It was Vedu’s kindergarten “graduation” day last weekend. That, in itself, could be theme for a whole other blog about how this culture of “graduation” for every single grade, not even separate phases of school – like kindergarten, primary school, middle school and high school, is starting to become rather over-the-top these days. Hari and I joke about how we both did our graduation and postgraduation and never once had a convocation ceremony, while these little tots get the whole package of graduation robes and caps and the walk for writing “tin, bin, pin”. Sometimes I wonder if we are bringing down the importance and the “Wow” factor of actual graduations by doing it every other year from the time these kids are 4 or 5. Don’t get me wrong. I do believe in celebrating achievements – little or big, cheering them on in their tiny steps towards something. But I also believe in not overdoing it to the extent of making them feel that celebrations should be in order every time they meet the basic requirements, or that mediocrity is the best they can/should aim for. I mean, if not in everything, at least in things that they really are good at. But hey, kids have fun, most parents feel it is a big deal, so there’s no reason to be a spoilsport. So, we went and had a rather fun time, watching the kiddos do their thing.
After the first half of the function, which was mainly dance performance by kids of different grades, the teacher who was the emcee suddenly started talking about mothers. Not just one or two sentences, but a whole speech about how mothers are everything in a child’s life, how everything begins and ends with mothers, how the entire life of the kids is shaped by their mothers and so on and so forth. And then she sprang a surprise on us. She asked all the mothers to sit on chairs facing the audience, so that our kids could touch our feet and seek our blessings as part of Matruvandanam, mainly as a way of saying “Thank you” for what we do for them every day. It was most certainly an awkward thing for a person like me who doesn’t like facing a crowd, unless I am in a training room, and even more so as a person who doesn’t do the whole feet-touching, blessing-seeking stuff. I understand that it means a lot to people who follow these traditions; it’s just not the way we do things where I come from – no disrespect there. But the eager look in Vedu’s eyes was enough and more for me to play along, and even enjoy it, thinking of it as a pretend-play that we do together.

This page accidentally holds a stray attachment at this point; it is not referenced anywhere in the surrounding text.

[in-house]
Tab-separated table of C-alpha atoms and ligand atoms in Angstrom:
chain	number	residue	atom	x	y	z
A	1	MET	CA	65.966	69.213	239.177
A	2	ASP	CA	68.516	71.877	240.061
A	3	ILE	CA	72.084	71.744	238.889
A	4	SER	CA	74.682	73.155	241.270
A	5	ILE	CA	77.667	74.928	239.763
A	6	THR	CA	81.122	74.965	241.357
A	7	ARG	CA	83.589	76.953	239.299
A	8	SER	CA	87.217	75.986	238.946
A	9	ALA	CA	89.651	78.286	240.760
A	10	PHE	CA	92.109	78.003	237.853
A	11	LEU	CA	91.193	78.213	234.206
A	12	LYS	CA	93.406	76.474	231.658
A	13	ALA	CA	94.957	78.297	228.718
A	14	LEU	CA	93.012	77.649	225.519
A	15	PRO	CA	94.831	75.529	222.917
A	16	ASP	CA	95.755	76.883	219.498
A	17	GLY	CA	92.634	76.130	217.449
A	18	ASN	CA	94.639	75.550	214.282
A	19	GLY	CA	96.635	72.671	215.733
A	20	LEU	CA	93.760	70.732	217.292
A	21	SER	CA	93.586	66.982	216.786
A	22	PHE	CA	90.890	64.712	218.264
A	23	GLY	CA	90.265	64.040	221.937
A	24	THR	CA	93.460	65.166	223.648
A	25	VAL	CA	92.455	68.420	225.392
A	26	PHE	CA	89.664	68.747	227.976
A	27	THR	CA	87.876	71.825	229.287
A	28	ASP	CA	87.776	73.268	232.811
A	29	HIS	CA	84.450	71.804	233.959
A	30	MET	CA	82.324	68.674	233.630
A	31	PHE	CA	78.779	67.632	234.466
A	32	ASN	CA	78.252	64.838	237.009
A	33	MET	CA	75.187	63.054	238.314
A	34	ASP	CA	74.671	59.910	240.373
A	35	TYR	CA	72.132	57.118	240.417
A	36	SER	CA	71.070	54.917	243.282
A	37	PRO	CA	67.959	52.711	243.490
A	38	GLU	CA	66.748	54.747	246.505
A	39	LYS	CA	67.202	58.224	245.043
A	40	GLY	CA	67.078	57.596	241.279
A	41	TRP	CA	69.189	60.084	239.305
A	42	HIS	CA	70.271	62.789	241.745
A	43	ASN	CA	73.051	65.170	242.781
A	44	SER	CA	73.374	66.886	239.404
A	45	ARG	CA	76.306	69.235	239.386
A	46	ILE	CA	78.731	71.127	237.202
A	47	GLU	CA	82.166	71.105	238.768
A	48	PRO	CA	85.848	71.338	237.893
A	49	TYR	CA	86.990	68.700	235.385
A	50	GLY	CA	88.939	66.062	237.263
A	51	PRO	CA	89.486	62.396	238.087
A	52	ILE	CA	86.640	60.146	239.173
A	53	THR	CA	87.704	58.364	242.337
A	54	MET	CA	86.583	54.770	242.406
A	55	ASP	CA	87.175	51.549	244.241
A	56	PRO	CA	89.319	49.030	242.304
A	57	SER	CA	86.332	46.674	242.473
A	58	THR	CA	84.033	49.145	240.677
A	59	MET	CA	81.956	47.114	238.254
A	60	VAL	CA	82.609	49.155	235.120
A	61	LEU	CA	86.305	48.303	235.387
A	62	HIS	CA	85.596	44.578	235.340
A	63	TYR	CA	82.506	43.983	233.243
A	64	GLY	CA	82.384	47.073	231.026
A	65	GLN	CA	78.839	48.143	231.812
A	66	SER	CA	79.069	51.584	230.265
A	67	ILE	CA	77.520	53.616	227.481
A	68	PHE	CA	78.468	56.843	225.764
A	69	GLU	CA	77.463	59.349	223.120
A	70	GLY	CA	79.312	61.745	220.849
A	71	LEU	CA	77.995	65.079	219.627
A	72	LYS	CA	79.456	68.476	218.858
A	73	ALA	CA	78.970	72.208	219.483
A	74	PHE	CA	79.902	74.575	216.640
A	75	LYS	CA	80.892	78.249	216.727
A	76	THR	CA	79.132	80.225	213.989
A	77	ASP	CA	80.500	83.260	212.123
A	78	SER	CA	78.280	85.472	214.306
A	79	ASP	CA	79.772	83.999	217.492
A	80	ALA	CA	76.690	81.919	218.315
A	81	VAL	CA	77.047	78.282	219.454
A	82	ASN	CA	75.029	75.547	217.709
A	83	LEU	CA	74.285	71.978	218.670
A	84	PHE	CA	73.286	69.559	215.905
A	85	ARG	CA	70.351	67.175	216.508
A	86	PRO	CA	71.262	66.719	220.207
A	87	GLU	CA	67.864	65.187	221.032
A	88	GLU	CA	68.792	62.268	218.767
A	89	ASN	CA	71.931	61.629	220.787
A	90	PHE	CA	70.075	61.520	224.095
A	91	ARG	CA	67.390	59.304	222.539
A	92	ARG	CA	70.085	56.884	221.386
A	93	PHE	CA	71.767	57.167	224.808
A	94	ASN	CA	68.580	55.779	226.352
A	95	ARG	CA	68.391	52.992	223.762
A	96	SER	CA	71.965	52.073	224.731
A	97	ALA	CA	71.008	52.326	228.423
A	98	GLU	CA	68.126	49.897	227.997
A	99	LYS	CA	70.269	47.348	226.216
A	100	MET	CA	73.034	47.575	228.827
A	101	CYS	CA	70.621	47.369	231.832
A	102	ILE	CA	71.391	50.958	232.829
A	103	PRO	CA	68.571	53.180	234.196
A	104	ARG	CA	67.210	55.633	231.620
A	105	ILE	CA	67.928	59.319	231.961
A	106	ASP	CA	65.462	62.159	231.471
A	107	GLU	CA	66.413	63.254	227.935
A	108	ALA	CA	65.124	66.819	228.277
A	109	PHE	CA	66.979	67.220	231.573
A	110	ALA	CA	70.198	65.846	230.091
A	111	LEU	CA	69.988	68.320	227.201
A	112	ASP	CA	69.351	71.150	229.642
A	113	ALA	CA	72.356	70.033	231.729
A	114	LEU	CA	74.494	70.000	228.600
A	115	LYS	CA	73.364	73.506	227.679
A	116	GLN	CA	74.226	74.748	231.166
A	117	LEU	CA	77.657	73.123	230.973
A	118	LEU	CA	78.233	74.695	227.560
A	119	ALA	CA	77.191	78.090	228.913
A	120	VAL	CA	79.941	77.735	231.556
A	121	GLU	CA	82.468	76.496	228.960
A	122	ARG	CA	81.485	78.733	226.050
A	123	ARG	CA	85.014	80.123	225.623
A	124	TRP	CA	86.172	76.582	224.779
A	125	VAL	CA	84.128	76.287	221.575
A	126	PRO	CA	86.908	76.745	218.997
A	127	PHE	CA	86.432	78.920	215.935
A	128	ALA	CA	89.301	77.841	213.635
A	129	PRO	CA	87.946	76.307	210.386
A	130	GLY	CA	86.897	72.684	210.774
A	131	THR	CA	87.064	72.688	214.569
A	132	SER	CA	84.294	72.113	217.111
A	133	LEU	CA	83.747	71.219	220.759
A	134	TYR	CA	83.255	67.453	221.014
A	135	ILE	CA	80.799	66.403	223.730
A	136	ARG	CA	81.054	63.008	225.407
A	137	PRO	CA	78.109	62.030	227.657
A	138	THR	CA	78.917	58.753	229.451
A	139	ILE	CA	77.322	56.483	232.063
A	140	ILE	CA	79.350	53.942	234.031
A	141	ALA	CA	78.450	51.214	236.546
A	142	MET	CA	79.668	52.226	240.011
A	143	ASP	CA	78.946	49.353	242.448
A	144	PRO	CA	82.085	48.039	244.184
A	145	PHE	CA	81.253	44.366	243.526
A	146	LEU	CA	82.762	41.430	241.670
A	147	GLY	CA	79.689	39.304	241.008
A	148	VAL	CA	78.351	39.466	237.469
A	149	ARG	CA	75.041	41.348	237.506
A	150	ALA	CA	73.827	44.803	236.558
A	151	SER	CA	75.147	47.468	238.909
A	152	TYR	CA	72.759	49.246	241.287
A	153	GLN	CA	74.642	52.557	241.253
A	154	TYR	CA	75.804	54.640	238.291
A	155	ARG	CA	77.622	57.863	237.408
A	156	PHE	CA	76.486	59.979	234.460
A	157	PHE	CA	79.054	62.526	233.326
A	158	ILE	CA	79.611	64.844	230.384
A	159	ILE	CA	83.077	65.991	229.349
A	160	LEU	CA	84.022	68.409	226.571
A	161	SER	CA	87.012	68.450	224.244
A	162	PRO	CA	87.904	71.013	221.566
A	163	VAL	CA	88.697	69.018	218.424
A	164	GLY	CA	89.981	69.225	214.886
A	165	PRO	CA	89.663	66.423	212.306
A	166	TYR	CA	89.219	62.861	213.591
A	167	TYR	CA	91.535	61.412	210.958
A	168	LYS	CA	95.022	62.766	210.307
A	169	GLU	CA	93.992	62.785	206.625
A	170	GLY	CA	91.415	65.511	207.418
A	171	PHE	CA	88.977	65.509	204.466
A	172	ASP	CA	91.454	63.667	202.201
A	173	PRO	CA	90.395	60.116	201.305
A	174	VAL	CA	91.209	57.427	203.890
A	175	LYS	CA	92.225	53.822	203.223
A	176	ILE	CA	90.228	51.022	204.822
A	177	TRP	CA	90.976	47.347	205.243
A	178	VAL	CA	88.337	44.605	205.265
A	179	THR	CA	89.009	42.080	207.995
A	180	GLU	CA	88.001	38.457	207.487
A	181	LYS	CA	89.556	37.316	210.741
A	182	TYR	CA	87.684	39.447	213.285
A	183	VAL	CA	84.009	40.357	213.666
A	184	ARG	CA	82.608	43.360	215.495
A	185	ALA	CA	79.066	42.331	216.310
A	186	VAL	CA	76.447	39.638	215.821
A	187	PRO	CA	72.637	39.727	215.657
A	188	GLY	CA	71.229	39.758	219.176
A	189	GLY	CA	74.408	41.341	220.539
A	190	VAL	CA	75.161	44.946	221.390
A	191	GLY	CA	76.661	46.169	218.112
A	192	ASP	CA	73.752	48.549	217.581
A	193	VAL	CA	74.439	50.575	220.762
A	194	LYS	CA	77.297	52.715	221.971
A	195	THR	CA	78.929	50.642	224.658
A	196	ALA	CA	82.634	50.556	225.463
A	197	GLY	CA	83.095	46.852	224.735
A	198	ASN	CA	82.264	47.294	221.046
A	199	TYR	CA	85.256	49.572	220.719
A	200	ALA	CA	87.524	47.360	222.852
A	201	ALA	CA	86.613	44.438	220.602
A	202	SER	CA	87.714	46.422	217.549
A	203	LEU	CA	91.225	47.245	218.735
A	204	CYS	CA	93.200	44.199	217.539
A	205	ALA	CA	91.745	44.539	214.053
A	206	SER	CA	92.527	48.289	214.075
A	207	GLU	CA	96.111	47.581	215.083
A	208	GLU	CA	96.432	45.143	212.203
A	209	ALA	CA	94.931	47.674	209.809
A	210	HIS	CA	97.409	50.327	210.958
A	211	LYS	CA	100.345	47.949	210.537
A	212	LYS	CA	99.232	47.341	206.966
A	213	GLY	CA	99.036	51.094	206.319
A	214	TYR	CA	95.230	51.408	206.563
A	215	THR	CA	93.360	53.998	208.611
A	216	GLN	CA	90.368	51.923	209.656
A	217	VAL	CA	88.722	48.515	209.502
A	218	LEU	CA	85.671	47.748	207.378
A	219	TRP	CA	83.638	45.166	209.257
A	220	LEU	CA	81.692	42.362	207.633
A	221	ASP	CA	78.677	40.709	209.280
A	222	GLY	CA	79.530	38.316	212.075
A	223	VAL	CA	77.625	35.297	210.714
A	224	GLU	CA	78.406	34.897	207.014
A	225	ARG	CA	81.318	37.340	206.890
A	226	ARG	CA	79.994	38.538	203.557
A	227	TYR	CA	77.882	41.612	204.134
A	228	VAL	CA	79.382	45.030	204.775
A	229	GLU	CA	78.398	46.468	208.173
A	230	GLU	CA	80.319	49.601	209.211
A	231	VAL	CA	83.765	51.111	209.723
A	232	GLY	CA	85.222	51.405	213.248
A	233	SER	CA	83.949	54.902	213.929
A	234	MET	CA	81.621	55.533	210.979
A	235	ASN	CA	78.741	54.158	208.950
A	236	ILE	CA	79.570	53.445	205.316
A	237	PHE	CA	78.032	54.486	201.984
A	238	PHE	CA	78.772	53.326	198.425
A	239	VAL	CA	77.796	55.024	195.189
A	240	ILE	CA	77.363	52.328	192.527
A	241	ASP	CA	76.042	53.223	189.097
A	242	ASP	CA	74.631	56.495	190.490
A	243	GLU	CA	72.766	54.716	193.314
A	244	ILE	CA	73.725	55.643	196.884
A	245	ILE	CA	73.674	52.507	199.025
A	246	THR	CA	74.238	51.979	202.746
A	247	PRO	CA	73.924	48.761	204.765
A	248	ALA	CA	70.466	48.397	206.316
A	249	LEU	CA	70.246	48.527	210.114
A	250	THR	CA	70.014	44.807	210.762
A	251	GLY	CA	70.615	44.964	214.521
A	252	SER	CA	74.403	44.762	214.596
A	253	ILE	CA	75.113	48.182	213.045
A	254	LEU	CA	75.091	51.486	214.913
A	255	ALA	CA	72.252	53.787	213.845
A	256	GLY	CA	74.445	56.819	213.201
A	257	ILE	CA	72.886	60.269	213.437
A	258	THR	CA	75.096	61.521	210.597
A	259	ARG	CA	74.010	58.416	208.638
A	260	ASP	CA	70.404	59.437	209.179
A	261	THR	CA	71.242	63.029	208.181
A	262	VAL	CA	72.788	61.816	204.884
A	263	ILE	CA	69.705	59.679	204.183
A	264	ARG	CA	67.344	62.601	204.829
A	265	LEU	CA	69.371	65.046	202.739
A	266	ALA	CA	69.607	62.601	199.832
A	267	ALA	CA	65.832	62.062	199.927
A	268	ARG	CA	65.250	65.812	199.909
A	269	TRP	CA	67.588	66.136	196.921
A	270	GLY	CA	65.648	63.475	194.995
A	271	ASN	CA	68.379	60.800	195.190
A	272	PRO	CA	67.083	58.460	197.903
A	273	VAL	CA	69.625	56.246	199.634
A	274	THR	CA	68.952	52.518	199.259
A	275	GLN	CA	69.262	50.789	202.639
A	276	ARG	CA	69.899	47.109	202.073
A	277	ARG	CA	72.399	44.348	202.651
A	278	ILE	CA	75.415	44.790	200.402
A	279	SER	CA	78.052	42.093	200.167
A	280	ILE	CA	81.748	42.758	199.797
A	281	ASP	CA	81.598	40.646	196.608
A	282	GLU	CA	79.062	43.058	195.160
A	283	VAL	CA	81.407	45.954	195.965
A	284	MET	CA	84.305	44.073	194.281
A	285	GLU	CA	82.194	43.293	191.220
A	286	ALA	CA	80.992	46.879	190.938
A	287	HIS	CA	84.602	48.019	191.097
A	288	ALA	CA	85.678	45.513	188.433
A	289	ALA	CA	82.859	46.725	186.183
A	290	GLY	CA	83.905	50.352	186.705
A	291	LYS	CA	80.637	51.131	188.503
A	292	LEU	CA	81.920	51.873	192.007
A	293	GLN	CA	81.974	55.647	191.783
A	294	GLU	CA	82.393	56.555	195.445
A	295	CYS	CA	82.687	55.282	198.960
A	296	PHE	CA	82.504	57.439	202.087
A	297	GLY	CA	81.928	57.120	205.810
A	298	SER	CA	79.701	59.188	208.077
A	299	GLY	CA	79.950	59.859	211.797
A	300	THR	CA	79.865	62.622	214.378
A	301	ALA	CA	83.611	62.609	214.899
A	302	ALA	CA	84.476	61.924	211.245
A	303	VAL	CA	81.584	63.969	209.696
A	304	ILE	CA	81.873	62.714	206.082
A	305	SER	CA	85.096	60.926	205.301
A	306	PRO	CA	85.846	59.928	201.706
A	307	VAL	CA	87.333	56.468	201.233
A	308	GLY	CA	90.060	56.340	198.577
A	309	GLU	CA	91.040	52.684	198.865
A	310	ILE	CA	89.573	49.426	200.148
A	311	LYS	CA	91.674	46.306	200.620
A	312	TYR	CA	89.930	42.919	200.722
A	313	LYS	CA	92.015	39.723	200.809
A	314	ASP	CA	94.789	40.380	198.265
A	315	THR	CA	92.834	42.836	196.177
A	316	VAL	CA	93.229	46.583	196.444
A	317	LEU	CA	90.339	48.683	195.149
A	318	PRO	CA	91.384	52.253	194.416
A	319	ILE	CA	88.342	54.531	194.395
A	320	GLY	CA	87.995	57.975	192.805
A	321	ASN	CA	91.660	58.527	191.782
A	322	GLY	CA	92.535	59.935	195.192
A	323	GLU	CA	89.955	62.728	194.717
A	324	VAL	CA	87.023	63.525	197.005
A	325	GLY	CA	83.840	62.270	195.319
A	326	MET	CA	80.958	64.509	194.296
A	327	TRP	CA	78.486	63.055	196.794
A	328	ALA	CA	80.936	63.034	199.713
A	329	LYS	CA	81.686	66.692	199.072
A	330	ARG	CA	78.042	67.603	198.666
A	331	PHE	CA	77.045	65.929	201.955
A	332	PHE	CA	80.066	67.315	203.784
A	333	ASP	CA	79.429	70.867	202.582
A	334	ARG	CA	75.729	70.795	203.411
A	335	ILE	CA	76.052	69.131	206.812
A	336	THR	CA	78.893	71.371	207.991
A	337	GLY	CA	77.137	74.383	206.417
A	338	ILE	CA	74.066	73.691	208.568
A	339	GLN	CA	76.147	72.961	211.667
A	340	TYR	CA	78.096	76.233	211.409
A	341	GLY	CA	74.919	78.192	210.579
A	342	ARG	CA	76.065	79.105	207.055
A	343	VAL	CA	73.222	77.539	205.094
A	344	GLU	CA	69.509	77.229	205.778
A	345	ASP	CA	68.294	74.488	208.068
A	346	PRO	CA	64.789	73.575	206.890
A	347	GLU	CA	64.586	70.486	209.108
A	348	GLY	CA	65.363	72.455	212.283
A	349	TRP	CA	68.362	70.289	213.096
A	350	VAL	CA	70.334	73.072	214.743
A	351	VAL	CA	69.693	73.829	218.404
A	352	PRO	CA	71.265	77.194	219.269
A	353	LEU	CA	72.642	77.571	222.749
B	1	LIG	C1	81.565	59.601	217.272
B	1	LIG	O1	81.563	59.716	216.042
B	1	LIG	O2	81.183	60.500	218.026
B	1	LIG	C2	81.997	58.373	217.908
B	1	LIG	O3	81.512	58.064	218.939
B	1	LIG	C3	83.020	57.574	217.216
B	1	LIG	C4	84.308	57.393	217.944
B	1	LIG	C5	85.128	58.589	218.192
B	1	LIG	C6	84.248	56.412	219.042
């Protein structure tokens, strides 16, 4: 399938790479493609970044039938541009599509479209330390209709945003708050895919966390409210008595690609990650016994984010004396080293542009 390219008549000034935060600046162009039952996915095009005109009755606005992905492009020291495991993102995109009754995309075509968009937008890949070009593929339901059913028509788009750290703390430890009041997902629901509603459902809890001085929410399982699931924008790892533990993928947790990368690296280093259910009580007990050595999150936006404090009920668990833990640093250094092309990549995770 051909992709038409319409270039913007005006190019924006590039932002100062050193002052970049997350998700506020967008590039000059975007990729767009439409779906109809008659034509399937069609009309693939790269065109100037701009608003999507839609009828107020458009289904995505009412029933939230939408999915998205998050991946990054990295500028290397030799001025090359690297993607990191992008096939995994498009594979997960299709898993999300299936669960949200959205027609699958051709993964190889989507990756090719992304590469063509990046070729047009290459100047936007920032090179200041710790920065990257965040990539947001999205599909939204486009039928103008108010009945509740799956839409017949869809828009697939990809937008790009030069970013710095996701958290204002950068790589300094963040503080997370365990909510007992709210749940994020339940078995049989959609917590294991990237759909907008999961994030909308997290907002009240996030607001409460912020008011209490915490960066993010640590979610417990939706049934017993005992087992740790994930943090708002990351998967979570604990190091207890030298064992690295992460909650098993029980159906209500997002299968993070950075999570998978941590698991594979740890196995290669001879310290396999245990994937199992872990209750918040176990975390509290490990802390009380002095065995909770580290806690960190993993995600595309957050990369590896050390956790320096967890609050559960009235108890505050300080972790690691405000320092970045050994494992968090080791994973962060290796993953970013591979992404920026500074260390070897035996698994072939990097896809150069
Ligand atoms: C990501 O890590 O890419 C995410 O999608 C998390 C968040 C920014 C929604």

However, all I could think of from then was how problematic and unfair this whole exercise was. Seeking blessings from one’s mother is fine of course. But what about all the dads who were present there? If there is a Matruvandanam, shouldn’t there be a Pitruvandanam too? My point is that what looked like a seemingly harmless and rather amazing showcase of our culture, is exactly what is wrong with our society, where fathers are either not given their due for being equals in parenting, or made to feel that parenting is a mother’s job and a father is only the ‘provider’.
Back in 2018, after being sick and tired of “Mommy glorification” posts on a Mother’s Day, I wrote the following blog as a tribute to all the fathers.
That was just a year after Vedu had come into our lives and I knew what a terrible injustice it was that not just on Mother’s Day, but also on every other day of the year, we paint mothers as the only indispensable part of a child’s life, the one around whom the child’s entire being revolves, her sacrifices and all that shit. It has always made me so damn angry because I live with a man who is in every way an equal parent to my girls. And to see his role and that of so many other amazing dads like him downplayed in the never-ending glorification of mothers is just infuriating. Yes, pregnancy, giving birth, breastfeeding and all the physical and mental agonies we go through as women are incomparable. But just because men are physically unable to do any of these, doesn’t mean that they are any lesser when the child comes into this world. For that matter, from the time the child comes into a mother’s womb, the kind of dad we have with us makes all the difference to how we go through the difficult journey.